Saulitis came to Alaska in 1986 to work at a fish hatchery in Prince William Sound. She met Matkin in 1987 when she started working with him studying orca whales for his research company, the North Gulf Oceanic Society.

She would work with Matkin for more than 20 years studying transient killer whales, and became an expert on the AT1 killer whale group, what Saulitis called the Chugach transient whales. Those whales, and their demise from the effects of the 1989 Exxon Valdez oil spill, became the subject of “Into Great Silence.”

Saulitis wrote “Into Great Silence” after her cancer diagnosis.

“I asked myself, ‘If you only had five years left, what would you regret not doing?’” she told the Homer News in 2013. “The number one thing that came into my head was, ‘You’ve got to write this book.’”

Saulitis got a master of science in zoology from UAF in 1993. Matkin said as a scientist Saulitis had incredible powers of observation.

“That’s why she was such a good writer. She was such an observer of human behavior, of animal behavior,” he said.

Saulitis became dissatisfied with science writing, feeling it was too one dimensional, Liebling said. To tell the story of killer whales, “she needed to write, and not just as a scientist, but as a creative writer,” Liebling said.

That lead to a second master’s degree, an MFA from UAF in 1996. Saulitis impressed her as a writer from the start, Shumaker said.

“She was one of those people you show her the tools and you get out of her way,” she said. “She was immensely talented.”

Saulitis moved to Homer in 1999. She started teaching composition and creative writing at KBC in 1999. One of her students, Kyra Wagner, said at first she was intimidated by Saulitis, “this goddess of a teacher.”

“She always created an atmosphere of mentoring that was incredibly empowering of her students,” Wagner said.

Miranda Weiss took her first writing class with Saulitis. She said Saulitis encouraged her to get an MFA from Columbia University School of the Arts and also showed her how she could be a scientist writer and a poet biologist.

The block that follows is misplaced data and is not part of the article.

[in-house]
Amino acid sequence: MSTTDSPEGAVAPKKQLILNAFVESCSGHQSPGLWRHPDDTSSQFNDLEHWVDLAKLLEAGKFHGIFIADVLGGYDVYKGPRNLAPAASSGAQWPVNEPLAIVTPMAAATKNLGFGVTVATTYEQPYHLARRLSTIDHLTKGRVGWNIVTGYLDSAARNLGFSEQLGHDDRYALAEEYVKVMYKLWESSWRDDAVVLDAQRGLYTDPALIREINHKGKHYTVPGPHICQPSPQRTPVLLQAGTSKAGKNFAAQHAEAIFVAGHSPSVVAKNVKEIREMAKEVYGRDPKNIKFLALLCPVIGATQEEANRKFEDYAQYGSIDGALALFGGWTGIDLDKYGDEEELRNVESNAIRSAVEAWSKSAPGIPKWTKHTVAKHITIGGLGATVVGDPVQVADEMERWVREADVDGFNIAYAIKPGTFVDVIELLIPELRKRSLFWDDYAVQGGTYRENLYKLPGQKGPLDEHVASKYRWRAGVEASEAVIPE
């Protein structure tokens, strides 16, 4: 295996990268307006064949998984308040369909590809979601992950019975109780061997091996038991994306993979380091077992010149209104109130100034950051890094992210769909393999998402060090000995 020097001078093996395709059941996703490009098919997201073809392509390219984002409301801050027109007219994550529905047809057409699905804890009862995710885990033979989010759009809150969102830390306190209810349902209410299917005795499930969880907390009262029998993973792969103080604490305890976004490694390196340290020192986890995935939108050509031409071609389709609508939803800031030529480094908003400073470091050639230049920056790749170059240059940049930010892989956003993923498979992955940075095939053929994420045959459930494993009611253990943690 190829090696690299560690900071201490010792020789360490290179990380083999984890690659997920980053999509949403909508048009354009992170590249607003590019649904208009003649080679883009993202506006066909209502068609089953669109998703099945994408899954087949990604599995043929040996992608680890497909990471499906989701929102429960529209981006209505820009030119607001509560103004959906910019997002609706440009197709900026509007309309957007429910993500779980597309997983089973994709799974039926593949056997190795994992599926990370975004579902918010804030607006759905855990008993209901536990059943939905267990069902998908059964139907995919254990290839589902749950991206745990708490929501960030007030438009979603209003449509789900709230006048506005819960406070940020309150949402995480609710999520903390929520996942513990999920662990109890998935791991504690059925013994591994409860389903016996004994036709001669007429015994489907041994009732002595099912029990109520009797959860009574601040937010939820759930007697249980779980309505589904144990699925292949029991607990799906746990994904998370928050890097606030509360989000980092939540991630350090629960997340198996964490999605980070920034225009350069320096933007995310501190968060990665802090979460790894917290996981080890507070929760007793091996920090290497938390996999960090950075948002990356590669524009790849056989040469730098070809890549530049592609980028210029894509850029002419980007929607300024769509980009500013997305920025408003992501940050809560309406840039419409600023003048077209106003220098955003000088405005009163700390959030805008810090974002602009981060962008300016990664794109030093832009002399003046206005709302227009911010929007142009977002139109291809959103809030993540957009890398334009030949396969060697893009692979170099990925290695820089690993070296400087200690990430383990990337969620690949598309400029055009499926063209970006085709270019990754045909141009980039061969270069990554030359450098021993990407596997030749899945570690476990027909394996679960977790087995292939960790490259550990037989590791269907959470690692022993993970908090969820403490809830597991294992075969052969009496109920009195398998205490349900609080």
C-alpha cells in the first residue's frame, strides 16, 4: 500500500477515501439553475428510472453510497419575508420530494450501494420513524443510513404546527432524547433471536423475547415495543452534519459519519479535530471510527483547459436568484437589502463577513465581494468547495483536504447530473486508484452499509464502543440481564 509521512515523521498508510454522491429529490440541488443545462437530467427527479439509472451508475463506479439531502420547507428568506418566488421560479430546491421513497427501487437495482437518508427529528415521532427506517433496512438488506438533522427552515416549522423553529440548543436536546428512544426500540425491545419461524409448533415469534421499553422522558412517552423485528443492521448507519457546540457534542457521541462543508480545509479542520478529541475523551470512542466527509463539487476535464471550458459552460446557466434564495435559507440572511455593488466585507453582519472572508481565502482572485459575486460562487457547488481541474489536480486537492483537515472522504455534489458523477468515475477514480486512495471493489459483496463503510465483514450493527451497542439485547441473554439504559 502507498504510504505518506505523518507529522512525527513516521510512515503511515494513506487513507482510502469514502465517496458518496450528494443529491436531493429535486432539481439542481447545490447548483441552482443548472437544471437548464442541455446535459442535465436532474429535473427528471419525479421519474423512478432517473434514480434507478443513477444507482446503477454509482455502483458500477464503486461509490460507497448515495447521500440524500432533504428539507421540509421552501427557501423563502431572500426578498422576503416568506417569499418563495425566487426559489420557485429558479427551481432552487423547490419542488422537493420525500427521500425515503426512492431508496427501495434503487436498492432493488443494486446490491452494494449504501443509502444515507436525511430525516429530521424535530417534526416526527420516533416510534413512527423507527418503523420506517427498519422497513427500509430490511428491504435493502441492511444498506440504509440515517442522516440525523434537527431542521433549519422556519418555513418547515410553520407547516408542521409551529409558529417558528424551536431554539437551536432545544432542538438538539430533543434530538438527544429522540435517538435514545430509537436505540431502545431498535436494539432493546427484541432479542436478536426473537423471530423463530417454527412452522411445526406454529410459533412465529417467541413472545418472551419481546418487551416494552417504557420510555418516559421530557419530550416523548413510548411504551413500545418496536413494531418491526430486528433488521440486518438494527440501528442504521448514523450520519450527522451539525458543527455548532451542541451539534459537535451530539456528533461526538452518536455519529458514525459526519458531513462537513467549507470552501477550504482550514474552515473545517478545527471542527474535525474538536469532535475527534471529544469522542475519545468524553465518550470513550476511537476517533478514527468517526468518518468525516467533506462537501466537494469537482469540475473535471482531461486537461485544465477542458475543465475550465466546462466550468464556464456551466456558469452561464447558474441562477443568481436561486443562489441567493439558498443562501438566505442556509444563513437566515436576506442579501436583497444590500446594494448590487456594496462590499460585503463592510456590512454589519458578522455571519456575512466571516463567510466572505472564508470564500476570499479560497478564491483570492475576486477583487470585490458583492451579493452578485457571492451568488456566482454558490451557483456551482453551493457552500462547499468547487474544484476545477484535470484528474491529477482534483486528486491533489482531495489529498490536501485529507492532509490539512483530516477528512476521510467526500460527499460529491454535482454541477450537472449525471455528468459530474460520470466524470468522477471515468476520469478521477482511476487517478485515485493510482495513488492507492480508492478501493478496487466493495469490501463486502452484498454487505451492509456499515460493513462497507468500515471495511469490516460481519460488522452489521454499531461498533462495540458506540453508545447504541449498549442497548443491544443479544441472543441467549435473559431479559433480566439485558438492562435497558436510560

“And she introduced me to the power and infinite possibilities of the personal essay,” Weiss said.

“Eva put a lot of energy into really listening,” said artist Jo Going, a close friend. “That’s why she was a good teacher. She would listen and think deeply and respond.”

Saulitis taught at the Kachemak Bay Writers Conference from its start in 2002, missing only the 2013 year because of illness. She also helped plan the conference. Chiappone recalled one heart-breaking moment at a planning meeting where he asked Saulitis about what panel she would do in June.

“She just looks at me and puts her hand on me like I’m a dummy, and said, ‘Rich, I won’t be there,’” he said.

It’s in that dying that Saulitis leaves her final legacy. Boreal Books, an imprint of Red Hen Press edited by Shumaker, published a limited edition run of “Becoming Earth” late in 2015. Saulitis signed copies, Shumaker said.

“Becoming Earth” is a meditation on wildness, cancer and dying. Poet Naomi Shihab Nye, the keynote speaker at the 2013 Kachemak Bay Writers Conference, called “Becoming Earth” a “most astonishing, unflinchingly honest book.”

“(It) could be one of the greatest testaments to life and care, fragility and strength, our own humble bodies in the giant weave of the World’s Great Body of Being, I have ever read,” Shihab Nye wrote in an email. “She is my hero.”

The Kachemak Bay Campus will hold a memorial reading of Saulitis’ work at 6:30 p.m. Friday, Jan. 29, at the Kachemak Bay Campus. People are invited to bring a short excerpt of her prose or poetry to read. Please bring potluck finger foods to share.

Matkin said a celebration of Saulitis’ life will be held at a time and place to be announced in May. Saulitis was preceded in death by her parents. She is survived by her siblings and their spouses, Andrew and Kathy Saulitis of Darien, Conn., John and Susie Saulitis of Mineral Ridge, Ohio; and Mara and Jon Liebling of Bainbridge Island, Wash.; her life partner, Craig Matkin; her stepchildren, Elli and Lars Matkin, and Eve Kilcher; step-grandchildren Findlay and Sparrow Kilcher; and several nieces and nephews.